KBOR approves unified appropriation request
Regents request restoration of funding
(Topeka, Kan.) - The Kansas Board of Regents (KBOR) approved its unified appropriation request for the public higher education system for the next two fiscal years today. For the state universities, the request includes $50 million for Fiscal Year 2020 and an additional $35 million for Fiscal Year 2021. The total investment of $85 million would create more opportunities for individual Kansans and provide Kansas businesses with the talent they need to succeed in this competitive economy.
State universities have seen repeated cuts since Fiscal Year 2009. The requested restoration of funding aligns with the Regents’ strategic goals of increasing the number of Kansans with a certificate, degree, or other credential, and will help keep higher education affordable for students and their families.
“Education beyond high school offers Kansas families the best path to prosperity, trains the skilled workforce demanded by businesses, and is an engine of economic growth,” said KBOR Chair Regent Dennis Mullin. “We are asking the Legislature to restore state universities and make other strategic investments in our students that will benefit our state’s economy.”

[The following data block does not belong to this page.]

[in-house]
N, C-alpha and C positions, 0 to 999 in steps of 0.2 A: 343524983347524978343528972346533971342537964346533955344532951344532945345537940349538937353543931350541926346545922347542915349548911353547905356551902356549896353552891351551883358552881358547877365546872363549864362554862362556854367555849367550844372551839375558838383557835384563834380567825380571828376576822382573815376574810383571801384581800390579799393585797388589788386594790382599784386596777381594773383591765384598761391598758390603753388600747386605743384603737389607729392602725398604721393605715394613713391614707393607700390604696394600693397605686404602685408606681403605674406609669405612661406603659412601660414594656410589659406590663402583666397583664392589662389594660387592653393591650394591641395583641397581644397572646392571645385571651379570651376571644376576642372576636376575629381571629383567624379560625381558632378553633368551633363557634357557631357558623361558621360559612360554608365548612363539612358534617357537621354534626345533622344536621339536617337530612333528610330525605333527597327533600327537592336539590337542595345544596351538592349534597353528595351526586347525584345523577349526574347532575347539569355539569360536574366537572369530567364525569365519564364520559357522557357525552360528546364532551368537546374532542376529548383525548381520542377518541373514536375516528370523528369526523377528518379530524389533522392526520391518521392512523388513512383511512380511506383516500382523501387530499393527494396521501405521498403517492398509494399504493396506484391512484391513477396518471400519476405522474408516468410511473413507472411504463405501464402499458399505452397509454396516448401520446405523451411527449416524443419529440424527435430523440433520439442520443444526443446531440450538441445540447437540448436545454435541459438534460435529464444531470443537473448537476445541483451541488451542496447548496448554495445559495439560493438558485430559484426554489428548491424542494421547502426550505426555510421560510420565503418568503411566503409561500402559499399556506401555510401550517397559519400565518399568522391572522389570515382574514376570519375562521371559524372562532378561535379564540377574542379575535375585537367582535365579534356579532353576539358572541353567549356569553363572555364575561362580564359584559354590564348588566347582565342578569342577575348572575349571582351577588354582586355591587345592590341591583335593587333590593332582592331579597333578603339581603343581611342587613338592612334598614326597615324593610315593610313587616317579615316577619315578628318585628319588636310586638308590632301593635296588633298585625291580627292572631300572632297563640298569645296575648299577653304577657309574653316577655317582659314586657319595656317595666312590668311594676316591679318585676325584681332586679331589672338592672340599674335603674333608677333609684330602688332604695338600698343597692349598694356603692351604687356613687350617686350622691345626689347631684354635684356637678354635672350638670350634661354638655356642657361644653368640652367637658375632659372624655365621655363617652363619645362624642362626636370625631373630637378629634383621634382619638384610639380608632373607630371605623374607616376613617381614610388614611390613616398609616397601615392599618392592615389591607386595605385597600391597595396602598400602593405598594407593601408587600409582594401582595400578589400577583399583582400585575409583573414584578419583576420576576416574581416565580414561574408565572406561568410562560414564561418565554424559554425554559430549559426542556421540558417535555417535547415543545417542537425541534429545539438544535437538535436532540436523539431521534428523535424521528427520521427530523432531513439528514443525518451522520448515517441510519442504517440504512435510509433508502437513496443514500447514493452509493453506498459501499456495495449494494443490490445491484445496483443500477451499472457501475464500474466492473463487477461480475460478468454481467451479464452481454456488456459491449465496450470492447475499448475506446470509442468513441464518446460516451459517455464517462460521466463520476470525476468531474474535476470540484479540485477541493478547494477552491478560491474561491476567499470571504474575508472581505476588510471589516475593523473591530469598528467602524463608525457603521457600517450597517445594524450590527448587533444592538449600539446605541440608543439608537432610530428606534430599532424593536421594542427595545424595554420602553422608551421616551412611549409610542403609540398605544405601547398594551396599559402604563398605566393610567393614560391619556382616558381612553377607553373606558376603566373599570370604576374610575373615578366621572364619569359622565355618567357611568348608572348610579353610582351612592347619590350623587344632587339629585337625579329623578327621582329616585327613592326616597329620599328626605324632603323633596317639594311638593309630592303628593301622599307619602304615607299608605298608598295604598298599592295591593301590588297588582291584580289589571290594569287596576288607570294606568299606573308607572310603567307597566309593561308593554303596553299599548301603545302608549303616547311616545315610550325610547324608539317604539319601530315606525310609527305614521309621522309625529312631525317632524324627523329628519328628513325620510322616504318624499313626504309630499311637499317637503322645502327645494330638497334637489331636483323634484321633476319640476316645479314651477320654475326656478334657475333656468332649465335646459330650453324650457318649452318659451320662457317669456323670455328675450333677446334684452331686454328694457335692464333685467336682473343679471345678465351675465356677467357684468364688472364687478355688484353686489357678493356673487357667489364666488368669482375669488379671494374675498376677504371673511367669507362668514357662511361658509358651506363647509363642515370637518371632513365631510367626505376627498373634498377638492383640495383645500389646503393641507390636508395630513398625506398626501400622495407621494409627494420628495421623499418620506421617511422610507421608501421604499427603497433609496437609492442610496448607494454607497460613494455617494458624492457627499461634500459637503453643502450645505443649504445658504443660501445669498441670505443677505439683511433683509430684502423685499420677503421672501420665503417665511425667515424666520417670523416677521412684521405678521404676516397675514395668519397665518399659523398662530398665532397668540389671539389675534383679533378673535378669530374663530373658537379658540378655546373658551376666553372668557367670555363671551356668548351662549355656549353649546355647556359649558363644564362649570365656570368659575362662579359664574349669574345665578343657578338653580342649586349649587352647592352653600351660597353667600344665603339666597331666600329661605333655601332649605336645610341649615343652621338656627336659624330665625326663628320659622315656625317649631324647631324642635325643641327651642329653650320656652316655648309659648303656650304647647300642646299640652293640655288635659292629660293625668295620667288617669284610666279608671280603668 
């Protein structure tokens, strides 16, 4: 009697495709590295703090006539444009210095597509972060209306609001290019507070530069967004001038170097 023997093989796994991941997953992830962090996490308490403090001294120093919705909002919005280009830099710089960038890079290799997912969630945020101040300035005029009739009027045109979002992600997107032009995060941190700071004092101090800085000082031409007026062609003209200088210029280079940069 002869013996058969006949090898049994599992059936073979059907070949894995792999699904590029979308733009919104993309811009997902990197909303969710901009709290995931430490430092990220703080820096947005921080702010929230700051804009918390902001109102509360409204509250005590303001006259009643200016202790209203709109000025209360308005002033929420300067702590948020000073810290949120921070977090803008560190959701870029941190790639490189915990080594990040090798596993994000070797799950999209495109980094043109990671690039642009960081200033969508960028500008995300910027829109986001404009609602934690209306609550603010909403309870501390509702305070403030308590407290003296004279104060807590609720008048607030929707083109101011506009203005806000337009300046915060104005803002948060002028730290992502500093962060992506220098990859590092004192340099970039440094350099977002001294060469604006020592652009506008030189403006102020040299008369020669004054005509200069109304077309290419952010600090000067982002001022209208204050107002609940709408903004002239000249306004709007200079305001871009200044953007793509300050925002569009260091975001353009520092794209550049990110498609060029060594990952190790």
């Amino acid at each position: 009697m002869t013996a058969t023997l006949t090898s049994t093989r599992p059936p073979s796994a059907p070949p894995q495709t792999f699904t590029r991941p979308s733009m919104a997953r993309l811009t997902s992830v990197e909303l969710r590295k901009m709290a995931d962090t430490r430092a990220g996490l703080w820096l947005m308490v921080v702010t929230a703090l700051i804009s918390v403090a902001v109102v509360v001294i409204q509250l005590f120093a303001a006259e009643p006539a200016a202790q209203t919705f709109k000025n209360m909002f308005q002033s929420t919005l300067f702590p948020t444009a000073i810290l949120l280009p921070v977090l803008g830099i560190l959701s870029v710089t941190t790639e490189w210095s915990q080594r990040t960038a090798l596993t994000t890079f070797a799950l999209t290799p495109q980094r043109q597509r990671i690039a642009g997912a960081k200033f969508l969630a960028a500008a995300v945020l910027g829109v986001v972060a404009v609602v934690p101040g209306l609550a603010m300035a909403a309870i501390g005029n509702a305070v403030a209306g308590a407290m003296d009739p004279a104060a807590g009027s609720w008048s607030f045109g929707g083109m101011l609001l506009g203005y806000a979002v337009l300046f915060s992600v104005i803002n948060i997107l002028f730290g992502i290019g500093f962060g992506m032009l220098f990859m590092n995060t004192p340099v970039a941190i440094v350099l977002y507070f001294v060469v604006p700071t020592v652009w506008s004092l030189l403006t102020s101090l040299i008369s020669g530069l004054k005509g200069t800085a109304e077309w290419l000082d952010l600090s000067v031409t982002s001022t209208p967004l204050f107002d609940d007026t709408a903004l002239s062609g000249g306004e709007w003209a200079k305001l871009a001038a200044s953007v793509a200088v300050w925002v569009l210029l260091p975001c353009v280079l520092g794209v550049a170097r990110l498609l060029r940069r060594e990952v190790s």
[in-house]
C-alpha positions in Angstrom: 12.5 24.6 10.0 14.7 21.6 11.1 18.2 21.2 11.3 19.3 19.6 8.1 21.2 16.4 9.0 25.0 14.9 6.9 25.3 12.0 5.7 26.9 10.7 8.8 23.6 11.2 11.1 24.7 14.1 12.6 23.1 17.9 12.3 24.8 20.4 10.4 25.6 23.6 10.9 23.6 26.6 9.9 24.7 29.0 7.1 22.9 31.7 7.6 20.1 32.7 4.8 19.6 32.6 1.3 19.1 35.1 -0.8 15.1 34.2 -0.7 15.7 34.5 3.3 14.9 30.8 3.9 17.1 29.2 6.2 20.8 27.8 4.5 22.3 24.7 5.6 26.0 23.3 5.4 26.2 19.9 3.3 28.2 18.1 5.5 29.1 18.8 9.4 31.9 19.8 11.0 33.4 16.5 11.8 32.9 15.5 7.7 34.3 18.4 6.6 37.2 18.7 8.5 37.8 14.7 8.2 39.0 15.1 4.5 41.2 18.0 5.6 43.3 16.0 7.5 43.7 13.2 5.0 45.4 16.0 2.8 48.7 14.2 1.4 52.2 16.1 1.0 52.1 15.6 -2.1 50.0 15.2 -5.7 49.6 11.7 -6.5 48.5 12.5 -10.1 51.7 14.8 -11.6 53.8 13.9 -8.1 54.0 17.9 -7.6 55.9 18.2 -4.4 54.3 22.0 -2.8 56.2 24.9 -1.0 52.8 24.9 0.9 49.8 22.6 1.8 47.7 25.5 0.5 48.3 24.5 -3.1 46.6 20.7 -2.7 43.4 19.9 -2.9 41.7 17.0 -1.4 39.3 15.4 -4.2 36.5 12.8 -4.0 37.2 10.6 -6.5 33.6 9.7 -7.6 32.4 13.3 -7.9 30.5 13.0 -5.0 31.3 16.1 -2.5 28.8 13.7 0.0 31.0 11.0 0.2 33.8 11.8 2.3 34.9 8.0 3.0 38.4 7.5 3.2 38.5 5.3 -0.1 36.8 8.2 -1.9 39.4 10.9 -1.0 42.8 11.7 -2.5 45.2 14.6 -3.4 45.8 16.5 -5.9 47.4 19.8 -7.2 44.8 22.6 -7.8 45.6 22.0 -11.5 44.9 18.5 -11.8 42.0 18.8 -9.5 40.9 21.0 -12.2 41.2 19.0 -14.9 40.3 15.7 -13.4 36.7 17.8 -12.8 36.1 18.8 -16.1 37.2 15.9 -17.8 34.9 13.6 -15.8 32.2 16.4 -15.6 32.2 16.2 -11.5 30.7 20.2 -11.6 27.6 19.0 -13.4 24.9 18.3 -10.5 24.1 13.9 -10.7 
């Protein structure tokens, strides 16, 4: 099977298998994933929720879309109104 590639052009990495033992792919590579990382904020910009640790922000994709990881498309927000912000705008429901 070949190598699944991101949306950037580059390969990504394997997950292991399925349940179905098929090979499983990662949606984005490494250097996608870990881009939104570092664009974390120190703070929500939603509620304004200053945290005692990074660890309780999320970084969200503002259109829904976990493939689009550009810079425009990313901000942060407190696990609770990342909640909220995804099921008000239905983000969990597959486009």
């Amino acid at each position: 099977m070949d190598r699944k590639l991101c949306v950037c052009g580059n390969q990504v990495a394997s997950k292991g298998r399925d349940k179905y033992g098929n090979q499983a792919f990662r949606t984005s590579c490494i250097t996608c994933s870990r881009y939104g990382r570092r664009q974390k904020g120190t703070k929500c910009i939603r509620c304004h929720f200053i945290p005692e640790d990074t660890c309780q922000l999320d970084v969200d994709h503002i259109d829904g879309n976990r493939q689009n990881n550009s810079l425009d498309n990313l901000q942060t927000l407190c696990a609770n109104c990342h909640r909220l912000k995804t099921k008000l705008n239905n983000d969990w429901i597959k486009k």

The request for state appropriation also includes tuition assistance for National Guard Members, full funding for the Excel in Career Technical Education Initiative, funding for the postsecondary tiered and non-tiered technical state aid gap, state aid for Washburn University, and funding for additional need-based student financial aid with a private match. The complete request for the next two fiscal years can be viewed here.
The Unified State Appropriations Request will now be sent to the Governor’s budget office.
About the Kansas Board of Regents:
The nine-member Kansas Board of Regents is the governing board of the state’s six universities and the statewide coordinating board for the state’s 32 public higher education institutions (six state universities, one municipal university, nineteen community colleges, and six technical colleges). In addition, the Board administers the state’s student financial aid, adult education, high school equivalency, and career and technical education programs. Private proprietary schools and out-of-state institutions are authorized by the Kansas Board of Regents to operate in Kansas.